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The Texan Scouts Joseph A. Altsheler

The Black Tragedy

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"You sing, you are happy," he said to Ned, although he meant them all. "It is well. You of the north bear misfortune well."

"We do the best we can wherever we are," replied young Fulton, dryly.

"The saints themselves could do no more," said the Mexican.

Urrea was speaking in English, and his manner was so friendly and gentle that the recruits crowded around him.

"When are we to be released? When do we get our parole?" they asked.

Urrea smiled and held up his hands. He was all sympathy and generosity.

"All your troubles will be over to-morrow," he said, "and it is fitting that they should end on such a day, because it is Palm Sunday."

The recruits gave a cheer.

"Do we go down to the coast?" one of them asked.

Urrea smiled with his whole face, and with the gesture of his hands, too. But he shook his head.

"I can say no more," he replied. "I am not the general, and perhaps I have said too much already, but be assured, brave foes, that to-morrow will end your troubles. You fought us gallantly. You fought against great odds, and you have my sympathy."

Ned had said no more. He was looking at Urrea intently. He was trying, with all the power of his own mind and soul, to read this man's mind and soul. He was trying to pierce through that Spanish armor of smiles and gestures and silky tones and see what lay beneath. He sought to read the real meaning of all these polite phrases. His long and powerful gaze finally drew Urrea's own.

A little look of fear crept into Urrea's eyes, as the two antagonists stared at each other. But it was only for a few minutes. Then he looked away with a shrug and a laugh.

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"Now I leave you," he said to the men, "and may the saints bring you much happiness. Do not forget that to-morrow is Palm Sunday, and that it is a good omen."

He went out, taking the torchbearers with him, and although it was dark again in the vaulted church, the recruits sang a long time. Ned sat down with his back against the wall, and he did not share in the general joy. He remembered the look that had come into Urrea's eyes, when they met the accusing gaze of his own.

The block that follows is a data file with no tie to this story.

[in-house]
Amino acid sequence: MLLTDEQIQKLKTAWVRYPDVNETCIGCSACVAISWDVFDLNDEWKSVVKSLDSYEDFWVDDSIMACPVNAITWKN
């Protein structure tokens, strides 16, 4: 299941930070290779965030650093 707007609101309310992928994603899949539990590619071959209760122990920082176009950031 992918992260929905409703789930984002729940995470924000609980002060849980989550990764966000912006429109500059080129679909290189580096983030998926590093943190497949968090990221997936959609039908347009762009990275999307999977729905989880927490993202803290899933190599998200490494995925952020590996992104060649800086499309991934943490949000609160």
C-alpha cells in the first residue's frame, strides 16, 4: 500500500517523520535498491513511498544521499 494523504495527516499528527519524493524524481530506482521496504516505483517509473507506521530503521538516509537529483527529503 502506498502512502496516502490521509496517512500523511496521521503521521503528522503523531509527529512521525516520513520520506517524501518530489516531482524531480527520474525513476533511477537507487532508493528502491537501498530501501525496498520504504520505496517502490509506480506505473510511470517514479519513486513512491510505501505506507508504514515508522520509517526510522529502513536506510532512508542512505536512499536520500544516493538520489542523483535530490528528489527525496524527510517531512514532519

After a while the singing ceased, and one by one the recruits fell asleep in the close, stifling air of the place. Ned dozed an hour or two, but awoke before dawn. He was oppressed by a deep and unaccountable gloom, and it was not lifted when, in the dusk, he looked at the rows of sleeping figures, crowded so close together that no part of the floor was visible.

He saw the first light appear in the east, and then spread like the slow opening of a fan. The recruits began to awaken by and by, and their good spirits had carried over from the night before. Soon the old church was filled with talk and laughter.

The day came fully, and then the guards brought food and water, not enough to satisfy hunger and thirst, but enough to keep them alive. They did not complain, as they would soon be free men, able to obtain all that they wanted. Presently the doors of the church were thrown open, and the officers and many soldiers appeared. Young Urrea was foremost among the officers, and, in a loud voice, he ordered all the prisoners to come out, an order that they obeyed with alacrity and pleasure.

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The Texan Scouts
Joseph A. Altsheler

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